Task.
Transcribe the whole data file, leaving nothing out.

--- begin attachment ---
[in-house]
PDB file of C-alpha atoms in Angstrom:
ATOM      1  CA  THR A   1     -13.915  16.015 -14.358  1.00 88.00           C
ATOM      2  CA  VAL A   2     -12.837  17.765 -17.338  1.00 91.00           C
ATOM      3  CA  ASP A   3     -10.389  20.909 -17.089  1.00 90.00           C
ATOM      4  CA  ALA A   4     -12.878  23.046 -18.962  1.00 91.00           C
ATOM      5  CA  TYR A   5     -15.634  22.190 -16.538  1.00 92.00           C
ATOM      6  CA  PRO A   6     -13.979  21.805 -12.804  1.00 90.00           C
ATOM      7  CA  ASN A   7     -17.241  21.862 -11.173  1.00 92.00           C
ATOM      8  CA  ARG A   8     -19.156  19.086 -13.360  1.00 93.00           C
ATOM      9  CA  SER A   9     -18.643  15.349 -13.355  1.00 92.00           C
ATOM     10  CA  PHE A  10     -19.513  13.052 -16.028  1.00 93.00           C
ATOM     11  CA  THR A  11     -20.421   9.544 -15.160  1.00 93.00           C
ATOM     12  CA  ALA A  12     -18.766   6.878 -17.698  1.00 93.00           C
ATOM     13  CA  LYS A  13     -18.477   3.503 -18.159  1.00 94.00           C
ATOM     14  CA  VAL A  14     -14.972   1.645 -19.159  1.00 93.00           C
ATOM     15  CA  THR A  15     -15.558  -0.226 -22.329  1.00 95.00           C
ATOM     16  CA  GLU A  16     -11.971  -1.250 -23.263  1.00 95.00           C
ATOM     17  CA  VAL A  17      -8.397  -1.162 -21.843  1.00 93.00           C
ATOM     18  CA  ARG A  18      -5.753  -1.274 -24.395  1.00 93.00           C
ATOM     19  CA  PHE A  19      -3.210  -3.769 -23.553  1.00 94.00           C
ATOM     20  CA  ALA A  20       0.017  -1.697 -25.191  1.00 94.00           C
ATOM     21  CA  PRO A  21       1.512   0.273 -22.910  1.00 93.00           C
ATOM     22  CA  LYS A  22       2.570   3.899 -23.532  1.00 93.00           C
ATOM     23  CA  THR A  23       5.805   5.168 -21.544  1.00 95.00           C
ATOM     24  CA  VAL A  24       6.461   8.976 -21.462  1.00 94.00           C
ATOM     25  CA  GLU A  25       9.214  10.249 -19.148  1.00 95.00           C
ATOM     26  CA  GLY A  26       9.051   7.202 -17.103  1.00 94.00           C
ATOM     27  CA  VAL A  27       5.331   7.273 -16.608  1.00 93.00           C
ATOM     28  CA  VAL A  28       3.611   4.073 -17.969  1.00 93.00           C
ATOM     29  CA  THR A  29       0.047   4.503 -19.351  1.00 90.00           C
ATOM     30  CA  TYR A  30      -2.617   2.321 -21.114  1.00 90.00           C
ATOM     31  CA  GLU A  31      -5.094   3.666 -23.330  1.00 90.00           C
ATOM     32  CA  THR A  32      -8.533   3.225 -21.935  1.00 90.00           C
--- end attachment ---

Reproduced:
[in-house]
PDB file of C-alpha atoms in Angstrom:
ATOM      1  CA  THR A   1     -13.915  16.015 -14.358  1.00 88.00           C
ATOM      2  CA  VAL A   2     -12.837  17.765 -17.338  1.00 91.00           C
ATOM      3  CA  ASP A   3     -10.389  20.909 -17.089  1.00 90.00           C
ATOM      4  CA  ALA A   4     -12.878  23.046 -18.962  1.00 91.00           C
ATOM      5  CA  TYR A   5     -15.634  22.190 -16.538  1.00 92.00           C
ATOM      6  CA  PRO A   6     -13.979  21.805 -12.804  1.00 90.00           C
ATOM      7  CA  ASN A   7     -17.241  21.862 -11.173  1.00 92.00           C
ATOM      8  CA  ARG A   8     -19.156  19.086 -13.360  1.00 93.00           C
ATOM      9  CA  SER A   9     -18.643  15.349 -13.355  1.00 92.00           C
ATOM     10  CA  PHE A  10     -19.513  13.052 -16.028  1.00 93.00           C
ATOM     11  CA  THR A  11     -20.421   9.544 -15.160  1.00 93.00           C
ATOM     12  CA  ALA A  12     -18.766   6.878 -17.698  1.00 93.00           C
ATOM     13  CA  LYS A  13     -18.477   3.503 -18.159  1.00 94.00           C
ATOM     14  CA  VAL A  14     -14.972   1.645 -19.159  1.00 93.00           C
ATOM     15  CA  THR A  15     -15.558  -0.226 -22.329  1.00 95.00           C
ATOM     16  CA  GLU A  16     -11.971  -1.250 -23.263  1.00 95.00           C
ATOM     17  CA  VAL A  17      -8.397  -1.162 -21.843  1.00 93.00           C
ATOM     18  CA  ARG A  18      -5.753  -1.274 -24.395  1.00 93.00           C
ATOM     19  CA  PHE A  19      -3.210  -3.769 -23.553  1.00 94.00           C
ATOM     20  CA  ALA A  20       0.017  -1.697 -25.191  1.00 94.00           C
ATOM     21  CA  PRO A  21       1.512   0.273 -22.910  1.00 93.00           C
ATOM     22  CA  LYS A  22       2.570   3.899 -23.532  1.00 93.00           C
ATOM     23  CA  THR A  23       5.805   5.168 -21.544  1.00 95.00           C
ATOM     24  CA  VAL A  24       6.461   8.976 -21.462  1.00 94.00           C
ATOM     25  CA  GLU A  25       9.214  10.249 -19.148  1.00 95.00           C
ATOM     26  CA  GLY A  26       9.051   7.202 -17.103  1.00 94.00           C
ATOM     27  CA  VAL A  27       5.331   7.273 -16.608  1.00 93.00           C
ATOM     28  CA  VAL A  28       3.611   4.073 -17.969  1.00 93.00           C
ATOM     29  CA  THR A  29       0.047   4.503 -19.351  1.00 90.00           C
ATOM     30  CA  TYR A  30      -2.617   2.321 -21.114  1.00 90.00           C
ATOM     31  CA  GLU A  31      -5.094   3.666 -23.330  1.00 90.00           C
ATOM     32  CA  THR A  32      -8.533   3.225 -21.935  1.00 90.00           C